• Turn off the radio during your commute to and from work. This period of time might not be totally distraction-free, but I bet you’ll still be surprised by how peaceful the relative solitude can be.
  • Bundle up and go for a walk. If you bring your mp3 player, make sure the music you play isn’t intrusive. You’ll reap twice the benefits from this activity, because exercise is a form of physical meditation and is itself a great way to boost your brain, creativity, and mood. (In fact, some of my greatest ideas and personal revelations have occurred to me while I was exercising with no other distractions.)
  • Build in a buffer zone before you go to bed. Don’t turn the TV off and immediately crawl under the covers. Instead, dim the lights and meditate, pray, or reflect on the day for a few minutes before getting in bed and going to sleep.
  • Instead of eating in the office break room or watching TV while you down your meal, set up a lunch date with yourself. Use the time to really savor your food and think about whatever occurs to you.

I think you’ll be surprised by the impact the “sound of silence” can have on your mental, emotional, and even physical well-being. So in the midst of accepting social invitations and connecting with your friends and loved ones, set up a few distraction-less dates with yourself. A few minutes alone each day is a small price to pay for increased happiness!

 If you enjoyed this blog, please share it with your friends!

To subscribe, click here.

Living a Life of Purpose: Gary Marino and the Million Calorie March

I firmly believe that every human being on this earth has the power to make the world a better place. We all have talents, abilities, strengths, values, and experiences that we can leverage to help others…if, that is, we choose to live with purpose.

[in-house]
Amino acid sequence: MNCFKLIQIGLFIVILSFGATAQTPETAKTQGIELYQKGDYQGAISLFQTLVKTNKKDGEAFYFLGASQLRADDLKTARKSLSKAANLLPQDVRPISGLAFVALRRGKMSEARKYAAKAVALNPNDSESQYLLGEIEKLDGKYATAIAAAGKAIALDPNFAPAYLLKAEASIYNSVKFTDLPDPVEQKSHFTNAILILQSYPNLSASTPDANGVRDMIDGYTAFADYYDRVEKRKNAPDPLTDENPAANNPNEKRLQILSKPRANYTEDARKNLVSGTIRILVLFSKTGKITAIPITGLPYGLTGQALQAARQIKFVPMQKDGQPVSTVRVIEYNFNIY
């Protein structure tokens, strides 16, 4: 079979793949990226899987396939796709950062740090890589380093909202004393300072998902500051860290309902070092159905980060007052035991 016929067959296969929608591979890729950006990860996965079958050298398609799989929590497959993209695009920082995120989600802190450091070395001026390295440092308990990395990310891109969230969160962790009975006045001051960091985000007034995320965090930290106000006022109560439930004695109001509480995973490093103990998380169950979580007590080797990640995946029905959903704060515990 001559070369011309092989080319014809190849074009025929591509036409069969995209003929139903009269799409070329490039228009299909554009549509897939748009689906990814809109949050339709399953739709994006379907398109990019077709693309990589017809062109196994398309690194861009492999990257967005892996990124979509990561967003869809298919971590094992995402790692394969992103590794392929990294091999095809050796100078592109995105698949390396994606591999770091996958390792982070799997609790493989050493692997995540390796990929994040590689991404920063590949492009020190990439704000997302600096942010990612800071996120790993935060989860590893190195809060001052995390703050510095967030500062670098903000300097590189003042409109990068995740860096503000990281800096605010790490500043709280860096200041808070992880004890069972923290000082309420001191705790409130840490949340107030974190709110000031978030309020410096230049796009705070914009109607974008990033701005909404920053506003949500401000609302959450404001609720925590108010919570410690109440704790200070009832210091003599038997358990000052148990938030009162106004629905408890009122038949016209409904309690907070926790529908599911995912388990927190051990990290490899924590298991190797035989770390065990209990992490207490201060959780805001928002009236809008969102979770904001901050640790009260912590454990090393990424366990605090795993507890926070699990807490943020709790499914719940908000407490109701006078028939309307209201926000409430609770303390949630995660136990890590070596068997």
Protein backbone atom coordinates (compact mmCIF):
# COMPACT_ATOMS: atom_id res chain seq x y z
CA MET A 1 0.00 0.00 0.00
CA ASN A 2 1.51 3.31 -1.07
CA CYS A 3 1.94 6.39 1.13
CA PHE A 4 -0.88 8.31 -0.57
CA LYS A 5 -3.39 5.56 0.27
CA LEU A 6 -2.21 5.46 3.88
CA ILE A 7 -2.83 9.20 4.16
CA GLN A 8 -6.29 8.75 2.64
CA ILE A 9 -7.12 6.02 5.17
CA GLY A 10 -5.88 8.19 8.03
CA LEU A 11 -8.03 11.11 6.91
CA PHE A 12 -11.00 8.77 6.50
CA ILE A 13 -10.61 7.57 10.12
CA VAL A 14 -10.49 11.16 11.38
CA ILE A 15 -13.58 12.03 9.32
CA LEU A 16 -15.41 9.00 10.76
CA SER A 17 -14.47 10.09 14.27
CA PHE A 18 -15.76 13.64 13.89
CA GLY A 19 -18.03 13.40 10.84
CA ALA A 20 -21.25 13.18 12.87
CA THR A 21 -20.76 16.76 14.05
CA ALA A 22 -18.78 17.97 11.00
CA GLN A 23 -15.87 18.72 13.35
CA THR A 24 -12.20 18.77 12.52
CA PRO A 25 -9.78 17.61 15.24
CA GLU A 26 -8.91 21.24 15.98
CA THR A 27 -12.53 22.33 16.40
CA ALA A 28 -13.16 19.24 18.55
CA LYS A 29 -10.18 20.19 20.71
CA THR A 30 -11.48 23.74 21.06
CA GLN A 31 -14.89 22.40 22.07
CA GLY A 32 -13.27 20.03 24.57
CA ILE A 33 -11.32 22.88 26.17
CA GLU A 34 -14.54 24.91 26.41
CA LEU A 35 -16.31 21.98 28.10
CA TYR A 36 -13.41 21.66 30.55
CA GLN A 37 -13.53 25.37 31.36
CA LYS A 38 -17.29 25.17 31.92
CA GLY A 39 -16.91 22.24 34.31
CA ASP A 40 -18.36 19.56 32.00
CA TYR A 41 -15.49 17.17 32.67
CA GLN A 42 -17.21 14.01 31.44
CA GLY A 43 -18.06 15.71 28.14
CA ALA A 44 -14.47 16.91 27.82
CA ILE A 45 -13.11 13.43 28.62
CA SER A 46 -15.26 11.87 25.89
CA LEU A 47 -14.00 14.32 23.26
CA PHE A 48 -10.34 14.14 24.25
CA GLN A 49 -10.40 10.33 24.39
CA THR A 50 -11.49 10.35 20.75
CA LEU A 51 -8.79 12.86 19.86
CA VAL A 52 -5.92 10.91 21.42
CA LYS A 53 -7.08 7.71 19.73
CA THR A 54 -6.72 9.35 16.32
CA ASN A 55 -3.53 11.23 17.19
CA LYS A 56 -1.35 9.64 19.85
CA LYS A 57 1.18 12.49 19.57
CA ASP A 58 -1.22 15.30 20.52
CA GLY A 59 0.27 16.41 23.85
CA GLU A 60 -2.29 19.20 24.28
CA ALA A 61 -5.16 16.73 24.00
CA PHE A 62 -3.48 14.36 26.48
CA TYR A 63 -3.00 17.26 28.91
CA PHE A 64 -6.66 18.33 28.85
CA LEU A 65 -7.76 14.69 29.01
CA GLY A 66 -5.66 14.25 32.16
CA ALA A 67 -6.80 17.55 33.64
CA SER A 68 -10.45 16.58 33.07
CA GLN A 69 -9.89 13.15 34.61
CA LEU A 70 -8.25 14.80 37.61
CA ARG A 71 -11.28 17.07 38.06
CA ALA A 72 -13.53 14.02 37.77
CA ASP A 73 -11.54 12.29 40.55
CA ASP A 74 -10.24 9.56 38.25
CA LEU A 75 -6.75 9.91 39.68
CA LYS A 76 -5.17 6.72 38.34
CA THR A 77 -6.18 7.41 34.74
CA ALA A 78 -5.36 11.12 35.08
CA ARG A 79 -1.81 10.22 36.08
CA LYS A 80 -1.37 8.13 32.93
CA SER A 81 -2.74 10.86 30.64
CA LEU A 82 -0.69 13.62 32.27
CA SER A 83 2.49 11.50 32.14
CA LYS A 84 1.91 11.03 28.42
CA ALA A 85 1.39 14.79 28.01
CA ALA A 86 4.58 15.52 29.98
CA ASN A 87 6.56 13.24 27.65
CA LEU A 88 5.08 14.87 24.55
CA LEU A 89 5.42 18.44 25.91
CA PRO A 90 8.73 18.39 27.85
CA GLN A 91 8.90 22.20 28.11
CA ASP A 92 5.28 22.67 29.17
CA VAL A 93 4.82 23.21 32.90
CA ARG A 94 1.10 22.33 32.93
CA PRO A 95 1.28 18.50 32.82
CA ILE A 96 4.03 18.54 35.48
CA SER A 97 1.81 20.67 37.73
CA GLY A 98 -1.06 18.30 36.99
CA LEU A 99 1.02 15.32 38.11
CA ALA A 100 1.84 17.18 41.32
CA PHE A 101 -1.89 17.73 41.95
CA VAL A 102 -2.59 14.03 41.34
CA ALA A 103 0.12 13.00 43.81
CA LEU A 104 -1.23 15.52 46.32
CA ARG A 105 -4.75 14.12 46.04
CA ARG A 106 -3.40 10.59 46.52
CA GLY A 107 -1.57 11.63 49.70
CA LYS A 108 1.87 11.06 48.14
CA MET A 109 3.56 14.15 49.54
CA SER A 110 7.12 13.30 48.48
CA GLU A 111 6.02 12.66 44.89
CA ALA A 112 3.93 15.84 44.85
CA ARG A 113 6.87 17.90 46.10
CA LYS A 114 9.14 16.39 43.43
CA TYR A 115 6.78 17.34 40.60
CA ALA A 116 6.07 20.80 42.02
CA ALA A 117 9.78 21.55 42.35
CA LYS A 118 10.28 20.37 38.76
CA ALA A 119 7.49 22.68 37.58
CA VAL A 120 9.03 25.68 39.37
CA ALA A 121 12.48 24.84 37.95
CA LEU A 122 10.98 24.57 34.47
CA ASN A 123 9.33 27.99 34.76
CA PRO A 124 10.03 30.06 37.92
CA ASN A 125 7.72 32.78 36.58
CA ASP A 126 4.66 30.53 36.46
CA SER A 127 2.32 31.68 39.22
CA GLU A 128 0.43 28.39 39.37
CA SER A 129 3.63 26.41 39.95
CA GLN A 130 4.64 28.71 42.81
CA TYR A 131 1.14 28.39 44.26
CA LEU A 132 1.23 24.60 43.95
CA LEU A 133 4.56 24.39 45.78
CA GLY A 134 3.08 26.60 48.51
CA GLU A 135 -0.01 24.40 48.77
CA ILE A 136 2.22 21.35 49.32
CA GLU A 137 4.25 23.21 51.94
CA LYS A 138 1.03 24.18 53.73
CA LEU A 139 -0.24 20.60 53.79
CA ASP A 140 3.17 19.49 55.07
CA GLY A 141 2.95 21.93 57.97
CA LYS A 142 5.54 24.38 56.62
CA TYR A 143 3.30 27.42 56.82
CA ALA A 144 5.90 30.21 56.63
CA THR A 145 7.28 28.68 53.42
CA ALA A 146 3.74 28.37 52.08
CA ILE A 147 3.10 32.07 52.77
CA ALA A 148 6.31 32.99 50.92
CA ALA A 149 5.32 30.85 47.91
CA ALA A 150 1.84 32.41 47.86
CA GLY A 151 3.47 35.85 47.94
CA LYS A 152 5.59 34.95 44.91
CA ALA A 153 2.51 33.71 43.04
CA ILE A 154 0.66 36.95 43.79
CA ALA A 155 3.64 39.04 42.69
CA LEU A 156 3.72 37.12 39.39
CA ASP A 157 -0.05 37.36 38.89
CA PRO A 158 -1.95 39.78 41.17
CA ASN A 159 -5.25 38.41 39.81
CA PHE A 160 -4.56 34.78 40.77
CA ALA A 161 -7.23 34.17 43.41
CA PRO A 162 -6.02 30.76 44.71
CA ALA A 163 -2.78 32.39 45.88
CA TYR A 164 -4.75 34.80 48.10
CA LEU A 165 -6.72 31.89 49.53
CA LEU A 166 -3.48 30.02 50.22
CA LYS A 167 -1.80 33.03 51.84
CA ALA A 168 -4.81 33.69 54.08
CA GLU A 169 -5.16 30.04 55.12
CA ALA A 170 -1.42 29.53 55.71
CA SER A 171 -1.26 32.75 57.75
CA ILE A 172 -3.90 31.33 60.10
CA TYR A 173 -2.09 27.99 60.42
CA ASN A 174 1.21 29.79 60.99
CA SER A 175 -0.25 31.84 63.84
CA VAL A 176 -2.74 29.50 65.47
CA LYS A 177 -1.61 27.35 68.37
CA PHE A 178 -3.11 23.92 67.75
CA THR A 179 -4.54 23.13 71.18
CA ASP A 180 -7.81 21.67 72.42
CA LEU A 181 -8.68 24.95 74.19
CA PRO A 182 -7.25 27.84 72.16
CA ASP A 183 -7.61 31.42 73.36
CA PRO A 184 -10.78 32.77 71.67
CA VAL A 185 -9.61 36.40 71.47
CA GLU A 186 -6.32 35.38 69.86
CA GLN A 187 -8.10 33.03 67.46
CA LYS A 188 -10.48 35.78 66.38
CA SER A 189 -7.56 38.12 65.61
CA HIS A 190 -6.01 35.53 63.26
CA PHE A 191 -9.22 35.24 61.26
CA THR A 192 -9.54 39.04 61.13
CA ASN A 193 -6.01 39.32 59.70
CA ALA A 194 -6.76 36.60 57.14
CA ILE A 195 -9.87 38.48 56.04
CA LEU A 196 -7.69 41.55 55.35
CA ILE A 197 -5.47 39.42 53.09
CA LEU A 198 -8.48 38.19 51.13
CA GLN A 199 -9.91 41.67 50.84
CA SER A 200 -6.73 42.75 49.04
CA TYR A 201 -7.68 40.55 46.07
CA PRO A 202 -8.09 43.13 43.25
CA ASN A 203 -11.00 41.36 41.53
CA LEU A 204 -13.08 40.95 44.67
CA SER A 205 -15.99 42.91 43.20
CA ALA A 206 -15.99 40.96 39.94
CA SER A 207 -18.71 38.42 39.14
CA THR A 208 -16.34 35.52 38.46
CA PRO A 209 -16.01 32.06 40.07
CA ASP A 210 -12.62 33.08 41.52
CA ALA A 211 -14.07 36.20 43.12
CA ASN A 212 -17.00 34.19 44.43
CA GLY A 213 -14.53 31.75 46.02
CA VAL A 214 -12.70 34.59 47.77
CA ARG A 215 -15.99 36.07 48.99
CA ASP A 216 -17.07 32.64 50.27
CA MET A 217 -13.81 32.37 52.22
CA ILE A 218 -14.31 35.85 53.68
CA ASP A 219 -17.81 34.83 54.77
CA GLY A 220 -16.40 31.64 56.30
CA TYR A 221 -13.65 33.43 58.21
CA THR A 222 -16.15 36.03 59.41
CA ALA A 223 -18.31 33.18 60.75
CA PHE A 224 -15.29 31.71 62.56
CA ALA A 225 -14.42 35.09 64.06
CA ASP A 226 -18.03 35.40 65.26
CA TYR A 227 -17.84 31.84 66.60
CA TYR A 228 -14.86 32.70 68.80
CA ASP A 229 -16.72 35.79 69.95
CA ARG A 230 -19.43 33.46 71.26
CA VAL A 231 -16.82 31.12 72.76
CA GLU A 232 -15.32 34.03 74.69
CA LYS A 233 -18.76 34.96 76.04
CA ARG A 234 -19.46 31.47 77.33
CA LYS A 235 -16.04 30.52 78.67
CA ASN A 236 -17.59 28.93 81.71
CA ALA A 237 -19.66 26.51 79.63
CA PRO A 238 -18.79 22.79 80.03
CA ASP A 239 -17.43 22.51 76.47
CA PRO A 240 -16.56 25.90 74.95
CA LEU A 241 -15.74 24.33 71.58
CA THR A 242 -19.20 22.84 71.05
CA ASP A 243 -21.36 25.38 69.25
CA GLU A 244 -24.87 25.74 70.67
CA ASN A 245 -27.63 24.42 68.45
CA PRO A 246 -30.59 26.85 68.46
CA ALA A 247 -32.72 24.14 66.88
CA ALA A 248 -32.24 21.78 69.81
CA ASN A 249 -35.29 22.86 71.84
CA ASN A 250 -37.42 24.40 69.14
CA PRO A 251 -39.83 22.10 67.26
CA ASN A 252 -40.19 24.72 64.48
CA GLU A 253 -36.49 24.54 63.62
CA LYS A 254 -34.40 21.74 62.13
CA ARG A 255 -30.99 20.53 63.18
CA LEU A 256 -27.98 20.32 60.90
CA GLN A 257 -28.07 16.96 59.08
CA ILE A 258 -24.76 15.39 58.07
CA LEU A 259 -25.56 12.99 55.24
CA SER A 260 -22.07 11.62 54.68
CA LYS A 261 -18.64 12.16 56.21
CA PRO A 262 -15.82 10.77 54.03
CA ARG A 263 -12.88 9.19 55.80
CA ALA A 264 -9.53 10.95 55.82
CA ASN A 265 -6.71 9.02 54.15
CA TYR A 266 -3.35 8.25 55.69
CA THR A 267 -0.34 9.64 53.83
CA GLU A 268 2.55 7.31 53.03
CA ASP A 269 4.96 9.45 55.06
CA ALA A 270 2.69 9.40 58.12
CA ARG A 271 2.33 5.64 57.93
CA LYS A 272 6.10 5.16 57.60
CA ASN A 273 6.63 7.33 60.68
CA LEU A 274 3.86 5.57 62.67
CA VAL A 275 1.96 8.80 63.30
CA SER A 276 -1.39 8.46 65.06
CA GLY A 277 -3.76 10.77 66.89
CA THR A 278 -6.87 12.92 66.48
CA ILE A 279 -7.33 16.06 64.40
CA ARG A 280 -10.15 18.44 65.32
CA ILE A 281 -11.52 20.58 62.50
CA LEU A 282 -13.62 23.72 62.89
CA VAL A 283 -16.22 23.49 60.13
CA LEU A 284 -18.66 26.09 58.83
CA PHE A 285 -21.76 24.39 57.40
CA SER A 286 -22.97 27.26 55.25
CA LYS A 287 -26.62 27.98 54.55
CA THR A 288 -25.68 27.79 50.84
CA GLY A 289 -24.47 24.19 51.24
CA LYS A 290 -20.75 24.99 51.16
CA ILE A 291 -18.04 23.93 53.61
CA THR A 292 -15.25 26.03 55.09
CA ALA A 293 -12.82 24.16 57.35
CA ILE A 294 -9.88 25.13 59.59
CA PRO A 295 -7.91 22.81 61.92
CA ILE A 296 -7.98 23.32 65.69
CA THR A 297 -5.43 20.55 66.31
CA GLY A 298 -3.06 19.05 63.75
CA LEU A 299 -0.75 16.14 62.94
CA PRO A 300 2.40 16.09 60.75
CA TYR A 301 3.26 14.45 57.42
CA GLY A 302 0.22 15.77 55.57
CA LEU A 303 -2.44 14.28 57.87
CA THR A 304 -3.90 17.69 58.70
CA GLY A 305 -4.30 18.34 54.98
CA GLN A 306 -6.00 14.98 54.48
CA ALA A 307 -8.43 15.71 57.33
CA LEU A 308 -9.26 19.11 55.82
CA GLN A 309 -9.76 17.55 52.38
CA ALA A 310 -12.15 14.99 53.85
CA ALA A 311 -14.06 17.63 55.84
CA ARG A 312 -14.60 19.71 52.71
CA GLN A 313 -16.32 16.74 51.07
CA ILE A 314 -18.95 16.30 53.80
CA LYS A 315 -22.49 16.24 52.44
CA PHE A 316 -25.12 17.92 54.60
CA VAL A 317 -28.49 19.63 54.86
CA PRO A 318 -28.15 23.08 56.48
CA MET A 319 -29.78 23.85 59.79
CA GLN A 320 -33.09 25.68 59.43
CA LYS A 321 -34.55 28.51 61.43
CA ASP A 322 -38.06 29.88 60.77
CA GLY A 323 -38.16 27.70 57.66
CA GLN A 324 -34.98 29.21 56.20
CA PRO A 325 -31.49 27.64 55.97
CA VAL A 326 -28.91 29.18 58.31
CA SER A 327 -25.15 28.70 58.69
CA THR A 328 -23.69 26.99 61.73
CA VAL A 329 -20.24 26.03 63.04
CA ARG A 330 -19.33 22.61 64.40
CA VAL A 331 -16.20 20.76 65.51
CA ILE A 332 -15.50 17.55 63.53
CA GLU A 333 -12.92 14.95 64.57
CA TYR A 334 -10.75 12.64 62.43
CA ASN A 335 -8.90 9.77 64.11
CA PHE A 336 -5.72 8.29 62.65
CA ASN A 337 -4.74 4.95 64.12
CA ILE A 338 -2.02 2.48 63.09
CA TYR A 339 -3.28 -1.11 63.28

I can tell you from experience that it’s easy to get caught up in the momentum of routine; to let others’ expectations determine your choices; to play it safe instead of risking failure or ridicule. That’s largely how I lived my life until I had my happiness breakthrough. But I can also tell you from experience that when you take the risk and proactively design a life that is infused with meaning, you can accomplish more than you ever dreamed possible.

I’m fortunate to know many people who have tapped into their purpose and courageously decided to share their gifts with the world. I’d like to profile two of them on my blog: my good friends Gary Marino (whose story I’ll share today) and John Dowd (who I’ll tell you about in the next post).

I hope that Gary’s and John’s stories will inspire you to take a look at how you too can take your life to a higher level by living more consciously and by paying attention to what fulfills you—and to what the world needs! (As you’ll see, Gary and John are both living purposefully in a BIG way—but be aware that you can have a positive impact on the world whether you touch one life or one million!)